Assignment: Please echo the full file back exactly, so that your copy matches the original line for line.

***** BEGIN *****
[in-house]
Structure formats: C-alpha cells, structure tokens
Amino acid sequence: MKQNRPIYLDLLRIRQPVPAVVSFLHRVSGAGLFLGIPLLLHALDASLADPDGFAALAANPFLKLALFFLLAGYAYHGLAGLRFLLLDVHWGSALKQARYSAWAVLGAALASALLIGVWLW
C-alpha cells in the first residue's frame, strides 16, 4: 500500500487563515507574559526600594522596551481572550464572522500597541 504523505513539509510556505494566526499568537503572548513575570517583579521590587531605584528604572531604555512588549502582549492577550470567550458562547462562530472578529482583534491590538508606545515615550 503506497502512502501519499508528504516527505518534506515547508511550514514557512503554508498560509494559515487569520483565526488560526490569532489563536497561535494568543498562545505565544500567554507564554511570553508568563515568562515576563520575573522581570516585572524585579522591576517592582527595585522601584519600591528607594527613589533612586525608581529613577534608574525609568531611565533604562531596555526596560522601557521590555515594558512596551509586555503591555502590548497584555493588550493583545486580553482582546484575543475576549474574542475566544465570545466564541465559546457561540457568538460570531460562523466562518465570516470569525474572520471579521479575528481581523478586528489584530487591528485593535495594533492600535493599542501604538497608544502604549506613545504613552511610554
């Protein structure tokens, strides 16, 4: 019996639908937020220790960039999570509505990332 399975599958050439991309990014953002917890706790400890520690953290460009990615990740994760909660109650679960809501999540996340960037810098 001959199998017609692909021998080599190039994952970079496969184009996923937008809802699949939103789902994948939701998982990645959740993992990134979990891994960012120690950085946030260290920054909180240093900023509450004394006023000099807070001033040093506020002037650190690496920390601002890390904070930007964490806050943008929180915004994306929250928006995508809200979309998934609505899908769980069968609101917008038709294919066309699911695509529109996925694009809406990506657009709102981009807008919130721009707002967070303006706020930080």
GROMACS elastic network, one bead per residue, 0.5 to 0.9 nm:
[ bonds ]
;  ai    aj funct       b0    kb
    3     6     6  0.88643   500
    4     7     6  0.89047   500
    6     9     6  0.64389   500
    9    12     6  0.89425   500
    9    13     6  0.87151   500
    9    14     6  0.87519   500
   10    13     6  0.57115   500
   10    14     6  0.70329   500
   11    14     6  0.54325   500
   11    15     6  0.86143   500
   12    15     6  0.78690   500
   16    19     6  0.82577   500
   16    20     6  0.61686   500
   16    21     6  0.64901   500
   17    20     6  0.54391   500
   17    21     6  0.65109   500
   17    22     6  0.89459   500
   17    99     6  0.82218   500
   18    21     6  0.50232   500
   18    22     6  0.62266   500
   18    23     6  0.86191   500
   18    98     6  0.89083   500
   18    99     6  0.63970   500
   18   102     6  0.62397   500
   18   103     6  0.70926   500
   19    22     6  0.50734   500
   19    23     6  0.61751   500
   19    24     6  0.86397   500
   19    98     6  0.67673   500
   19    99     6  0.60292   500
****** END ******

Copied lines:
[in-house]
Structure formats: C-alpha cells, structure tokens
Amino acid sequence: MKQNRPIYLDLLRIRQPVPAVVSFLHRVSGAGLFLGIPLLLHALDASLADPDGFAALAANPFLKLALFFLLAGYAYHGLAGLRFLLLDVHWGSALKQARYSAWAVLGAALASALLIGVWLW
C-alpha cells in the first residue's frame, strides 16, 4: 500500500487563515507574559526600594522596551481572550464572522500597541 504523505513539509510556505494566526499568537503572548513575570517583579521590587531605584528604572531604555512588549502582549492577550470567550458562547462562530472578529482583534491590538508606545515615550 503506497502512502501519499508528504516527505518534506515547508511550514514557512503554508498560509494559515487569520483565526488560526490569532489563536497561535494568543498562545505565544500567554507564554511570553508568563515568562515576563520575573522581570516585572524585579522591576517592582527595585522601584519600591528607594527613589533612586525608581529613577534608574525609568531611565533604562531596555526596560522601557521590555515594558512596551509586555503591555502590548497584555493588550493583545486580553482582546484575543475576549474574542475566544465570545466564541465559546457561540457568538460570531460562523466562518465570516470569525474572520471579521479575528481581523478586528489584530487591528485593535495594533492600535493599542501604538497608544502604549506613545504613552511610554
């Protein structure tokens, strides 16, 4: 019996639908937020220790960039999570509505990332 399975599958050439991309990014953002917890706790400890520690953290460009990615990740994760909660109650679960809501999540996340960037810098 001959199998017609692909021998080599190039994952970079496969184009996923937008809802699949939103789902994948939701998982990645959740993992990134979990891994960012120690950085946030260290920054909180240093900023509450004394006023000099807070001033040093506020002037650190690496920390601002890390904070930007964490806050943008929180915004994306929250928006995508809200979309998934609505899908769980069968609101917008038709294919066309699911695509529109996925694009809406990506657009709102981009807008919130721009707002967070303006706020930080």
GROMACS elastic network, one bead per residue, 0.5 to 0.9 nm:
[ bonds ]
;  ai    aj funct       b0    kb
    3     6     6  0.88643   500
    4     7     6  0.89047   500
    6     9     6  0.64389   500
    9    12     6  0.89425   500
    9    13     6  0.87151   500
    9    14     6  0.87519   500
   10    13     6  0.57115   500
   10    14     6  0.70329   500
   11    14     6  0.54325   500
   11    15     6  0.86143   500
   12    15     6  0.78690   500
   16    19     6  0.82577   500
   16    20     6  0.61686   500
   16    21     6  0.64901   500
   17    20     6  0.54391   500
   17    21     6  0.65109   500
   17    22     6  0.89459   500
   17    99     6  0.82218   500
   18    21     6  0.50232   500
   18    22     6  0.62266   500
   18    23     6  0.86191   500
   18    98     6  0.89083   500
   18    99     6  0.63970   500
   18   102     6  0.62397   500
   18   103     6  0.70926   500
   19    22     6  0.50734   500
   19    23     6  0.61751   500
   19    24     6  0.86397   500
   19    98     6  0.67673   500
   19    99     6  0.60292   500